Follow the footprints of the Beat Generation in San Francisco’s North Beach neighborhood! We dug out the landmarks and favorite spots of Beat poets and crafted an independent Beat Generation walking tour in San Francisco. Spend an afternoon exploring North Beach, grab your copies of beat poems in City Lights Bookstore, sip espresso in Caffe Trieste and gulp down beers in Vesuvio Cafe, photograph the murals of Jack Kerouac Alley and pop in the Beat Museum. Finish off by savoring cocktails in a former opium den – or check out a handful more beat locations in other parts of San Francisco!

Follow the Footsteps of Beat Generation to San Francisco’s North Beach

It’s still possible to “feel the beat” in San Francisco, as a surprisingly vast array of the original 1950’s Beat Generation hangouts are happily alive. The most famous bars and cafés are clustered around the legendary City Lights Bookstore (261 Columbus Ave) in North Beach area, so let’s start our independent beatnik walking tour from the heart of it all!

North Beach is very central, so you can either walk there with Google Maps or take a taxi to City Lights Bookstore.

The Famous Beat Bookstore in San Francisco: City Lights Bookstore

Graffitis and street musicians welcome you to the most iconic Beat landmark in town. The oldest all-paperback store in the US is still owned by its founder Laurence Ferlinghetti: a Beat poet, bohemian and philosophical anarchist. Ferlinghetti was Ginsberg’s loyal publisher and also published other Beats like Burroughs, Corso, Kaufman, and Kerouac.

City Lights Bookstore served as a living room for the Beats who were looked down by the mainstream. In The Fall of America Ginsberg labeled it simply “home”.

Buy and Read the Classics of Beat Literature

Time stands still behind the shelves of City Lights Bookstore; I guess nothing has changed immensely in 70 years. Just grab a book and find a seat from the benches of the basement or the poetry room, where also the Beats gathered – you are allowed to read here. We spotted inspiring discussions between the shelves, too.

City Lights Bookstore is the perfect place on earth to stock on Beat literature. You might be tempted to buy Kerouac’s On the Road, as I did, committing a slight faux pas since the book is published by Penguin. City Lights stocks several editions of On the Road.

The collection at City Lights is wide: we picked one book on Mexican drug trafficking, Tibetan Book of the Dead and some Native Indian mythology to the go. Whatever you might find, don’t walk out without “Howl” in your hand.

Allen Ginsberg’s “Howl” remains the most famous poem ever written in San Francisco. It sums up excellently the mood of the Beat Generation poets and the narrow-mindedness of the surrounding society. The scandalous book was published in 1956 by City Lights and banned shortly after making Ginsberg a national hero. Obviously, from here you’ll find a lot of publications dealing with the famous trial process, as well as several editions of “Howl and other poems.”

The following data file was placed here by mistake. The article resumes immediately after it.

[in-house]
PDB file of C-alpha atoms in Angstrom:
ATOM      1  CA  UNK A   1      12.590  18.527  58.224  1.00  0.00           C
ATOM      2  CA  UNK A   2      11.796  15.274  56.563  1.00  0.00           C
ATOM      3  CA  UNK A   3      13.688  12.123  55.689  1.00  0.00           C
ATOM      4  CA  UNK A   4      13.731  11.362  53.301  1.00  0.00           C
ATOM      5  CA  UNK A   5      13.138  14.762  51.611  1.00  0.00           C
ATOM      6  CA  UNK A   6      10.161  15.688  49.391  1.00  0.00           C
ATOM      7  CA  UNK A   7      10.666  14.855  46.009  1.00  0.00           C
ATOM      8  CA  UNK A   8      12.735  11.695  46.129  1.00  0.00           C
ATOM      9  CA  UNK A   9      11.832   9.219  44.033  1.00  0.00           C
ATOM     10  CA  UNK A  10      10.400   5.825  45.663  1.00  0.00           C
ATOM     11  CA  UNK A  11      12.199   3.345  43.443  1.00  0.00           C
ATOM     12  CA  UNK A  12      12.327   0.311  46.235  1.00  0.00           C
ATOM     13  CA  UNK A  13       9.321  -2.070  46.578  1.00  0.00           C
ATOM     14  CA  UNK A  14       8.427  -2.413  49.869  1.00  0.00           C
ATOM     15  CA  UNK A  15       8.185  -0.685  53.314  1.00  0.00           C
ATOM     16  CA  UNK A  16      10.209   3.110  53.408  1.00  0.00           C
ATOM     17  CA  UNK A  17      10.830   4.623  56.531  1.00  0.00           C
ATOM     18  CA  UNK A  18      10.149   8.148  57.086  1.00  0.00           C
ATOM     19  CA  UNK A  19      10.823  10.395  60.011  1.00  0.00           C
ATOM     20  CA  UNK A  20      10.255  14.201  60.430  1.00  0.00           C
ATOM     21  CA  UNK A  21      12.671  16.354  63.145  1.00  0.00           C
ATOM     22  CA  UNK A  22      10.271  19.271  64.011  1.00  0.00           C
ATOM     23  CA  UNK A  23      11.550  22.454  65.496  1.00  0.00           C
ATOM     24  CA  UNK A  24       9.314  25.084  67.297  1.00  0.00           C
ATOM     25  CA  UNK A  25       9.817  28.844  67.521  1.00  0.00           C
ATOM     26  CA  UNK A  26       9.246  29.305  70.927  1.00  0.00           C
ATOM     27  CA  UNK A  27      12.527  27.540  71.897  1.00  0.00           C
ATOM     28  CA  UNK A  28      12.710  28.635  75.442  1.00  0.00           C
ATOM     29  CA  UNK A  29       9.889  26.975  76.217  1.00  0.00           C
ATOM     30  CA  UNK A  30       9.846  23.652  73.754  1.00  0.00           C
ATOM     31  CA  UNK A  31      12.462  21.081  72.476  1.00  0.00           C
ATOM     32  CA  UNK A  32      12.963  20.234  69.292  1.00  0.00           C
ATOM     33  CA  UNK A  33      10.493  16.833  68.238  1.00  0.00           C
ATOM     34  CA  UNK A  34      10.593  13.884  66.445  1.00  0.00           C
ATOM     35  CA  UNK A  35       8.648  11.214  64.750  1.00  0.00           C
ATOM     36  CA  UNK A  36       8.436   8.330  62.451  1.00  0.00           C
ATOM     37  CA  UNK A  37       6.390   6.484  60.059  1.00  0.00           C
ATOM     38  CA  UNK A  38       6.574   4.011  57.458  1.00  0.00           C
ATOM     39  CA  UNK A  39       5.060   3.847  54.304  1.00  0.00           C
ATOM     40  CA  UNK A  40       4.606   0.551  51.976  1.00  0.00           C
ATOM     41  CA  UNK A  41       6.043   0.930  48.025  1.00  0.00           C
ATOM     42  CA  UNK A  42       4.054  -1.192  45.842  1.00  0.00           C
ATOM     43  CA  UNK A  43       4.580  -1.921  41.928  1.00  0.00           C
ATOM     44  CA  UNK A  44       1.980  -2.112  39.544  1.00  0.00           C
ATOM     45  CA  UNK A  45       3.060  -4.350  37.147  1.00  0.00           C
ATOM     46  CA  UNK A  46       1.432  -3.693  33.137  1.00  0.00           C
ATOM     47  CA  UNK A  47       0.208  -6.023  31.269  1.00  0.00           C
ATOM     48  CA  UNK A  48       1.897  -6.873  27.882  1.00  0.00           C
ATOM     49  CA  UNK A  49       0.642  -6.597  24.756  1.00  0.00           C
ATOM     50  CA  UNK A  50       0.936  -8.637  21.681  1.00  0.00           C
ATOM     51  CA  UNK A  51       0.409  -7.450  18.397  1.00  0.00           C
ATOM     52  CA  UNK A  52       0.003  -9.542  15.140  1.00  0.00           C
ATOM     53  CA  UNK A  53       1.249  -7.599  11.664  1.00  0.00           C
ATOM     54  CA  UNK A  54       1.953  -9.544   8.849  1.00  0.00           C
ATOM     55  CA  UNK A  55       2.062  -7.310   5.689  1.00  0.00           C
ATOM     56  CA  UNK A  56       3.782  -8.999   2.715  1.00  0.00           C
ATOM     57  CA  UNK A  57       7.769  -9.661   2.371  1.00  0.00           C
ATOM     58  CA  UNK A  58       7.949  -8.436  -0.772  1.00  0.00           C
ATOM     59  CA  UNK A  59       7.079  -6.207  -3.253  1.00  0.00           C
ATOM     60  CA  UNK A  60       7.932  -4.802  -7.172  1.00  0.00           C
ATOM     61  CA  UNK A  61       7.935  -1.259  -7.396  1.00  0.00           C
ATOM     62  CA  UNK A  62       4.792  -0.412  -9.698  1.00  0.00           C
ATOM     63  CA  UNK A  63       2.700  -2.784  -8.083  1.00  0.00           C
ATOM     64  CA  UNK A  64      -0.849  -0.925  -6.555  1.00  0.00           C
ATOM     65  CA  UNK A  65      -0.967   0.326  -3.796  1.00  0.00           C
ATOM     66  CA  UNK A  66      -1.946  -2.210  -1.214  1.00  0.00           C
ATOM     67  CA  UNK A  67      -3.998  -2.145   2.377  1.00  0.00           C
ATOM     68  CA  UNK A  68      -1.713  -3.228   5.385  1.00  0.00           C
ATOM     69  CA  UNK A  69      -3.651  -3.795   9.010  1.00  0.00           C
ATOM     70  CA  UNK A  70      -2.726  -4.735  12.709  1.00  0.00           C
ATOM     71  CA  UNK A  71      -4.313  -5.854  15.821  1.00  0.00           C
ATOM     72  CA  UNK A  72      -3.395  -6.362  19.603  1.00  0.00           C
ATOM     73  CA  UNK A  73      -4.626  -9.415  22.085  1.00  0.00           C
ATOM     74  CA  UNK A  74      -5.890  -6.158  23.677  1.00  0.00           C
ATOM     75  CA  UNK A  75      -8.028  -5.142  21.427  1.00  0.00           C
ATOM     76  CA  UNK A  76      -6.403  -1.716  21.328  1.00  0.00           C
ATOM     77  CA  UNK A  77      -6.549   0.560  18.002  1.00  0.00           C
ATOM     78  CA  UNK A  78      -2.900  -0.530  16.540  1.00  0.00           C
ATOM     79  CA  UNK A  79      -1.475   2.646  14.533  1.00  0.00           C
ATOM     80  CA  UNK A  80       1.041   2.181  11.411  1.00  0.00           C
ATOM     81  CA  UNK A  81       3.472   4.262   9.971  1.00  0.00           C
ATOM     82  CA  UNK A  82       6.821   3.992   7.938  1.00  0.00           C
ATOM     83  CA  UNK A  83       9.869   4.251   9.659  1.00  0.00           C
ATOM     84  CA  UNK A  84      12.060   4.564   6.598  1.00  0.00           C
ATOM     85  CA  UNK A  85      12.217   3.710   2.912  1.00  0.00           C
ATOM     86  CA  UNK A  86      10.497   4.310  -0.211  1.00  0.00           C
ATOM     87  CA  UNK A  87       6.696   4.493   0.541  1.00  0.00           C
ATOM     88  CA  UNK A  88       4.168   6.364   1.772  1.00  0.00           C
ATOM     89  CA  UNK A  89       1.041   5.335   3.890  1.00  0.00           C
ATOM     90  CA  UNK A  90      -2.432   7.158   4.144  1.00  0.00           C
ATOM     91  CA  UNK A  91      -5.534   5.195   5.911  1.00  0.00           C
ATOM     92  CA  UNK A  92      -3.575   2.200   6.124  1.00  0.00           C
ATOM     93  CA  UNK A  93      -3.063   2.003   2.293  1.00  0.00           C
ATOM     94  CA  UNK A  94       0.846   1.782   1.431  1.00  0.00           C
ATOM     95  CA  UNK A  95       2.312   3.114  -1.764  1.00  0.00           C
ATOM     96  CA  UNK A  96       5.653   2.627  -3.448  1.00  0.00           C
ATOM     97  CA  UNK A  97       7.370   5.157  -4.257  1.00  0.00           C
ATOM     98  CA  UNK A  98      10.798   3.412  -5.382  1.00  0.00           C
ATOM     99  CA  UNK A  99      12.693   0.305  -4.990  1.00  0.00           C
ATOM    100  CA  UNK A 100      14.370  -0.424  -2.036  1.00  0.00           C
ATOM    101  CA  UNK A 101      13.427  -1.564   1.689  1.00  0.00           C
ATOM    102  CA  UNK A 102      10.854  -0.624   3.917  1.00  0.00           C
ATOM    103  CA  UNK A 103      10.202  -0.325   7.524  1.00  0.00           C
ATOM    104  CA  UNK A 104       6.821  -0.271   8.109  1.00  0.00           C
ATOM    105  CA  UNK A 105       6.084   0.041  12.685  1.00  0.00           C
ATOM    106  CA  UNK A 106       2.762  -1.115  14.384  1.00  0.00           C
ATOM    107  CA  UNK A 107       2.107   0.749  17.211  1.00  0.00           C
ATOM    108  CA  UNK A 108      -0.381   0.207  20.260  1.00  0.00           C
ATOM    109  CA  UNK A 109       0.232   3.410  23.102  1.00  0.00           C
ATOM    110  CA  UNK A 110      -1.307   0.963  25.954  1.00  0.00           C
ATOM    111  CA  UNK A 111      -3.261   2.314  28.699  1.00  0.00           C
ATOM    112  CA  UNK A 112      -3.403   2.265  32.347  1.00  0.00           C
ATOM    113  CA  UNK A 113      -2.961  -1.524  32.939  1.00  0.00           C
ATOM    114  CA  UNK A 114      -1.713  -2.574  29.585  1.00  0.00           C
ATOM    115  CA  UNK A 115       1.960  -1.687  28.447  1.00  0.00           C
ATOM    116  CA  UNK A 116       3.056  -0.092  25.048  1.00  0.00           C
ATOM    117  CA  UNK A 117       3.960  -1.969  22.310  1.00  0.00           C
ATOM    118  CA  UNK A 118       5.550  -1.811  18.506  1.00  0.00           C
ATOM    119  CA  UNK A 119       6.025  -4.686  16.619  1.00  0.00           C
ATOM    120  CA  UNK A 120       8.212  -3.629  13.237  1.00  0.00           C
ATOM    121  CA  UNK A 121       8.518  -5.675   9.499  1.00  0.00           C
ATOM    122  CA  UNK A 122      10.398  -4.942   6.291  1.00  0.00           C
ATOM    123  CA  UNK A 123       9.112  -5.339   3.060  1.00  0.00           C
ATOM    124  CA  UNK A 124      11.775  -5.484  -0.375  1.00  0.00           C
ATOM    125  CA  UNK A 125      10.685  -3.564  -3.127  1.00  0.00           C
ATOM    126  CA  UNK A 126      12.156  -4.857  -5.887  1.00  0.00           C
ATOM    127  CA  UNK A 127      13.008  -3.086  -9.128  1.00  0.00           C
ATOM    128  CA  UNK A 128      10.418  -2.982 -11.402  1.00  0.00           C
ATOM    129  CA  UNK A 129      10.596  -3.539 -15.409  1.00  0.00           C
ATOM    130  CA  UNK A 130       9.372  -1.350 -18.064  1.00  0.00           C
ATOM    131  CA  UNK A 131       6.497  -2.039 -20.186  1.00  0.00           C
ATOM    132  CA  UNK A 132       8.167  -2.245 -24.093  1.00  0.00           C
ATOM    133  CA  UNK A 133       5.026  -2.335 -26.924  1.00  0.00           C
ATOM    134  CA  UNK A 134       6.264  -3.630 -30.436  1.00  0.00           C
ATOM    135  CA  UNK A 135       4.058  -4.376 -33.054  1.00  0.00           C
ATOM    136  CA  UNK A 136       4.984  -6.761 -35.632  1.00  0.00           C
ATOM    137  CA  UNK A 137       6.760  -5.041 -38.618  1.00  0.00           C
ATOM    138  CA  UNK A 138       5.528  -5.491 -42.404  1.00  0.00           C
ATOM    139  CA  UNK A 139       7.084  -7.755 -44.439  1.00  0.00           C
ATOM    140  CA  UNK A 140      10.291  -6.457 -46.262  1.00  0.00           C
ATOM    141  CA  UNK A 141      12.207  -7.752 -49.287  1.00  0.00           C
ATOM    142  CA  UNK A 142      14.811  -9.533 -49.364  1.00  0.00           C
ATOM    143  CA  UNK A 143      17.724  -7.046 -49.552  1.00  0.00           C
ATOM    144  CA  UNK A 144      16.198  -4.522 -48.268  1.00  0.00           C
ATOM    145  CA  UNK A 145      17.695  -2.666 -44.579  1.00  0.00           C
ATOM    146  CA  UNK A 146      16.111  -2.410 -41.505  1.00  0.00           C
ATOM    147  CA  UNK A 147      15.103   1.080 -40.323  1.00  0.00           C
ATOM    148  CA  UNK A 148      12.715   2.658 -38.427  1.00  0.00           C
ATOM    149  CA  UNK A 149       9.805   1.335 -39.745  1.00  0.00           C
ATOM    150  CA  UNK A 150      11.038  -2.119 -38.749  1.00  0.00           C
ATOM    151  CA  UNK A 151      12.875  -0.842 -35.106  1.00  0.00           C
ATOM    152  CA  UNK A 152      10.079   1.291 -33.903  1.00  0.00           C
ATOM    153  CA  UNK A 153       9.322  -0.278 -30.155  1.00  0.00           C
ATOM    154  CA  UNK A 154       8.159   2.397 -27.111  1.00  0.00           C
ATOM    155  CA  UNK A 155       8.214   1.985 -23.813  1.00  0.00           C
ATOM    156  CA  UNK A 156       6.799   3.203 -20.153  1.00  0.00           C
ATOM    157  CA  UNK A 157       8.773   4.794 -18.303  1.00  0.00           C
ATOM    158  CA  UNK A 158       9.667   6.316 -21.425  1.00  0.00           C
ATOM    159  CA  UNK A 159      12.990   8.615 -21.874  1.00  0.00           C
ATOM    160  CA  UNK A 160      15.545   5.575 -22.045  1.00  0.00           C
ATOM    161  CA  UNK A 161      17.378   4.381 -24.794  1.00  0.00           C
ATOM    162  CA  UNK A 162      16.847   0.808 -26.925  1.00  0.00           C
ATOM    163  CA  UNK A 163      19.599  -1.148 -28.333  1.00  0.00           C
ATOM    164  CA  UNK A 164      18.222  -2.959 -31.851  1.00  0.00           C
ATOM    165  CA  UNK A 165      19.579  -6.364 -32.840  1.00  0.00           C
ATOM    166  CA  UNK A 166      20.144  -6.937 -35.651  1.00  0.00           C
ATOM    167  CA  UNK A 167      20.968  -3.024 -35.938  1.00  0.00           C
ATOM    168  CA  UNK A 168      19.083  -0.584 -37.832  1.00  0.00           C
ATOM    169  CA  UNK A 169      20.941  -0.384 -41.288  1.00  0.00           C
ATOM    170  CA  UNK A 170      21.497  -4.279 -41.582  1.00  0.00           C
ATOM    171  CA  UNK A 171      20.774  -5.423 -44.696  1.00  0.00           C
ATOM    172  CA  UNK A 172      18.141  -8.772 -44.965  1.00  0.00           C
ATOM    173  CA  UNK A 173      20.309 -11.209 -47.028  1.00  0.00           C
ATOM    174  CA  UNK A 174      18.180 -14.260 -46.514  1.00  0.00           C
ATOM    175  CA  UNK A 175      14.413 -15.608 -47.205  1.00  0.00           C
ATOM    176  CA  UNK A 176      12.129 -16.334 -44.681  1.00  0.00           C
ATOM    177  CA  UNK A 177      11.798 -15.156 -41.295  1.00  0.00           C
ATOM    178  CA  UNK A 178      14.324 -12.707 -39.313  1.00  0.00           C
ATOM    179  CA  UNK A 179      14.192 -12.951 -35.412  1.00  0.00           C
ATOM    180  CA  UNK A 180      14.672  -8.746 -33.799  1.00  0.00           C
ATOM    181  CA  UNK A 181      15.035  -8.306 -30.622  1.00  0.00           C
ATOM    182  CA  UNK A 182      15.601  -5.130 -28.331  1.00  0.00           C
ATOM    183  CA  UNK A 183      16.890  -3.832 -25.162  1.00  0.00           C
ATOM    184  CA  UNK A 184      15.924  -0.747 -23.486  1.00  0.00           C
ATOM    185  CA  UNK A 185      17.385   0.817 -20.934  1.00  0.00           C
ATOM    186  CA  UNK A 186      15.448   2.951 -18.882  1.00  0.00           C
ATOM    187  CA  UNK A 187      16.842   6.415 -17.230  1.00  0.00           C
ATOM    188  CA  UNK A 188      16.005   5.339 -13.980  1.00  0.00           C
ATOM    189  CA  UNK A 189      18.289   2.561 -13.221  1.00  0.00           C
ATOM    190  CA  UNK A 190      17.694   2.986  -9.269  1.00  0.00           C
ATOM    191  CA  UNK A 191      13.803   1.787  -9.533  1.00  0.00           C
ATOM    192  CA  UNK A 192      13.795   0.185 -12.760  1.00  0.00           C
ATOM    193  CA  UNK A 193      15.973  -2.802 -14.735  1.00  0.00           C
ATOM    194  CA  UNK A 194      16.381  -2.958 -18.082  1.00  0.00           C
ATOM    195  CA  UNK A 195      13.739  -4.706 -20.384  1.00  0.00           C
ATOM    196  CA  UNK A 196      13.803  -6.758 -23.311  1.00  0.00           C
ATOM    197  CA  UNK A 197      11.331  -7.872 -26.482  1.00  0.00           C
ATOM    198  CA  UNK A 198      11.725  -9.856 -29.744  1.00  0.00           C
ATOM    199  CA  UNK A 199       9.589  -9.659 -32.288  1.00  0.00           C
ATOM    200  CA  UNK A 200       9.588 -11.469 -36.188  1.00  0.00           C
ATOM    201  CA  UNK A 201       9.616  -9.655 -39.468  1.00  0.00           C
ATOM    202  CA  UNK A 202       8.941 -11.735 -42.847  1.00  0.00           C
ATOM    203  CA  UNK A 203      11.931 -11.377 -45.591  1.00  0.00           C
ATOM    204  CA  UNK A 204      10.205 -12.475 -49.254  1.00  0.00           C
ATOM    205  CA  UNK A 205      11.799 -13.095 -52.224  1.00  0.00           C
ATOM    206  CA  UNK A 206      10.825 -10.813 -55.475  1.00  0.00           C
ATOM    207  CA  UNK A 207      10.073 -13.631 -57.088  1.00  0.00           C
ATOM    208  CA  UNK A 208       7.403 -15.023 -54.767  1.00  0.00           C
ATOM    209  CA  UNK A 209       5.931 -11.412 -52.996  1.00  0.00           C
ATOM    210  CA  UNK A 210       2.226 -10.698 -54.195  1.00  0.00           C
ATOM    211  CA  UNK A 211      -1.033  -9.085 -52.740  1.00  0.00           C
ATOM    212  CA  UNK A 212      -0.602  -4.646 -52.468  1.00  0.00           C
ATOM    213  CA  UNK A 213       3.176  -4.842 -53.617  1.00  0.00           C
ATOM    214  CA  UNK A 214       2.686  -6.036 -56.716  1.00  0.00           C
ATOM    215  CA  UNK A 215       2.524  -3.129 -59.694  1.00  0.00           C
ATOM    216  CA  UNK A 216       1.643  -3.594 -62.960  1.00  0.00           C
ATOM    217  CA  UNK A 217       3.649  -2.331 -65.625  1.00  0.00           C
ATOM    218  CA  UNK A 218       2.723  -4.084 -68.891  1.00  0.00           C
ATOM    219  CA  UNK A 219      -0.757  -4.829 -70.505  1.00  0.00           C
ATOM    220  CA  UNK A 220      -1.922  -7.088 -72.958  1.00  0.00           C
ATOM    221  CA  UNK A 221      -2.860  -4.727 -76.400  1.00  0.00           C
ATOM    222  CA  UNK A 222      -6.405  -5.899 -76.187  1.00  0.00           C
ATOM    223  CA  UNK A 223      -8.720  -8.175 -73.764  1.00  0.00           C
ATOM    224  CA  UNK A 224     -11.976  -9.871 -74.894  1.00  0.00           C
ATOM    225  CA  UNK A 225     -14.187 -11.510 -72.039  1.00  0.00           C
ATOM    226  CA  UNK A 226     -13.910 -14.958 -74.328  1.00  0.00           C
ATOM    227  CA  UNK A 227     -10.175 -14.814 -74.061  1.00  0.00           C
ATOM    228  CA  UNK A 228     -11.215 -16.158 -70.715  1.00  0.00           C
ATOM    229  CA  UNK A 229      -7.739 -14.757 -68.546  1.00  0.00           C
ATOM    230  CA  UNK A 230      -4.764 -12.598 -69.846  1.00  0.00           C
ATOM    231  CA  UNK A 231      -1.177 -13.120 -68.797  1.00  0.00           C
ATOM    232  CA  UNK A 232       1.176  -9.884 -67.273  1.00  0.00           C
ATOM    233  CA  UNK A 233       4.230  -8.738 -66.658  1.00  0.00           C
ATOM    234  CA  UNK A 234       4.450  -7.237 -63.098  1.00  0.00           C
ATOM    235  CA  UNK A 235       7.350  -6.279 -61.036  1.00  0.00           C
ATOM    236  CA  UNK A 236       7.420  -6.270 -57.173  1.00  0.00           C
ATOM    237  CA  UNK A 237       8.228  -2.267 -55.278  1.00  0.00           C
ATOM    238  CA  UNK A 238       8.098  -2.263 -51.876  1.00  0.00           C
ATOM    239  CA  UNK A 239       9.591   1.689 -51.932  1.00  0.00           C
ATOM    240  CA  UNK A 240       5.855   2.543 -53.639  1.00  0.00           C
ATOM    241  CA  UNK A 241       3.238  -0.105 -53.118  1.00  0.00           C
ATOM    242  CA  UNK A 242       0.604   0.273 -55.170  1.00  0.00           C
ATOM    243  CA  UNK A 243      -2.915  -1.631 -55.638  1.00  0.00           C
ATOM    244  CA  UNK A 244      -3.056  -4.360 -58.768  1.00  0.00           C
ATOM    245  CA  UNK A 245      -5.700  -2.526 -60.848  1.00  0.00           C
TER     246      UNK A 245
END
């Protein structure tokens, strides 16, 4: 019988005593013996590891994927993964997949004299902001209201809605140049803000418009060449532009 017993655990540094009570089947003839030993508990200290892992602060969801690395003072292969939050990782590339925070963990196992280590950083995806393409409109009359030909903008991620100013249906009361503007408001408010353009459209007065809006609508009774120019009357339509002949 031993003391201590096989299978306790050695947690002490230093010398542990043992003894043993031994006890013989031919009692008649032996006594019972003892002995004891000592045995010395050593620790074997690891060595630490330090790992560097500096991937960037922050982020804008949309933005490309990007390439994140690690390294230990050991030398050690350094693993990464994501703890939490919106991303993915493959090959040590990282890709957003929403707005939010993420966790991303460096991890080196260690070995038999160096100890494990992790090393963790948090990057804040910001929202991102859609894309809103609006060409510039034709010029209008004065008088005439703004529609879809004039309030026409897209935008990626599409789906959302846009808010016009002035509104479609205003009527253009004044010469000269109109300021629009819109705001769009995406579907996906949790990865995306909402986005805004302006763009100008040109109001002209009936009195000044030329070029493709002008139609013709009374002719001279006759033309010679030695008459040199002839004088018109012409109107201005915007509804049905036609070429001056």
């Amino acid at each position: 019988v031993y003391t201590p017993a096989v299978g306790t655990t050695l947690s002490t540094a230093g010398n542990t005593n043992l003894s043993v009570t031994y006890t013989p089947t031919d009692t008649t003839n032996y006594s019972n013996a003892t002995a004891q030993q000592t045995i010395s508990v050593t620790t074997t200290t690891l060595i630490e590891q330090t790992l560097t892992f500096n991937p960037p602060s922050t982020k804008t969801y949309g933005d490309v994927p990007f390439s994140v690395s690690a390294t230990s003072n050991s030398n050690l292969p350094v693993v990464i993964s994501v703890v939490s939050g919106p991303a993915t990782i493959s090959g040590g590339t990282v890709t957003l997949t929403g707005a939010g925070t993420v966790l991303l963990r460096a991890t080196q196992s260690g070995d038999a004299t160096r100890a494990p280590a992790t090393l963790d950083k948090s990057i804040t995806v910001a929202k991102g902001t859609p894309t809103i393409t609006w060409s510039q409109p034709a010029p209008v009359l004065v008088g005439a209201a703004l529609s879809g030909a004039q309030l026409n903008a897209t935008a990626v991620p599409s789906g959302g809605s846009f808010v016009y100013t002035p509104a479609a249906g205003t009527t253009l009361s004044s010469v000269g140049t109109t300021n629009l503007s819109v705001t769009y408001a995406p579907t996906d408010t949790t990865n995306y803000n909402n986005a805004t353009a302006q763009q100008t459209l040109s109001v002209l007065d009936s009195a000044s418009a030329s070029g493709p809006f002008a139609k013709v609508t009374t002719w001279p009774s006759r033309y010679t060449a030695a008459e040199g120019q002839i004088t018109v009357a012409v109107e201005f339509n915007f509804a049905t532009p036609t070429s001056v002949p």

Support The Beat Museum for a Good Cause

If you still need a fix, visit The Beat Museum just around the corner (540 Broadway). It hosts a small and weird collection including Kerouac’s liquor store bill, Neal Cassady’s shirt and Kerouac’s jacket along with letters and first editions. They have also a webshop for real enthusiasts, so you can order your Beat t-shirts and collectible items online.

Right now you can show your support to the great cause by helping them to raise enough money to acquire recently found Neal Cassady’s lost letter aka “Joan Anderson Letter”. This letter inspired Kerouac to rewrite “On the Road” in the stream of consciousness style, so its impact on his work was tremendous.

What Does “Beat Generation” Mean and What Was Their Impact in San Francisco?

Jack Kerouac was first to call the poets of the new literary movement “Beats” and “Beat Generation” in the 1940s. At first, the term implied weariness; later the connotations of jazz and beatific spirituality were added.

The Beat Generation, also called Beat movement, questioned post-World War II mindset, materialism, and traditional values; played with taboos and indulged in hedonism and psychedelics. Their writings were provocative, straightforward, and expressive.

Beat Generation in San Francisco

The Beat Generation wanted to bring poetry back to the streets from academic circles. City Lights Bookstore and Six Gallery hosted chaotic readings, sometimes soundtracked by jazz. They paved the way for female, black, and queer poets – and everyone else outside the gray suits and mainstream.

The core group of the beat generation consisted of Jack Kerouac, Allen Ginsberg, William S. Burroughs, Gregory Corso, Neal Cassady, and Laurence Ferlinghetti. Kerouac, Ginsberg, Cassady, and Burroughs were the first group of friends, who met initially in New York, and expanded the movement as they migrated to the bohemian San Francisco. The second wave of beat writers included Bob Kaufman and Ed Sanders among others.

The Beat poets created a counterculture movement that defined later a whole generation – and rooted bohemian literature and arts in San Francisco. As Laurence Ferlinghetti turned 100 years in March 2019, San Francisco’s mayor declared March 24th Laurence Ferlinghetti Day. Without the Beat Generation, San Francisco wouldn’t be the city it is today.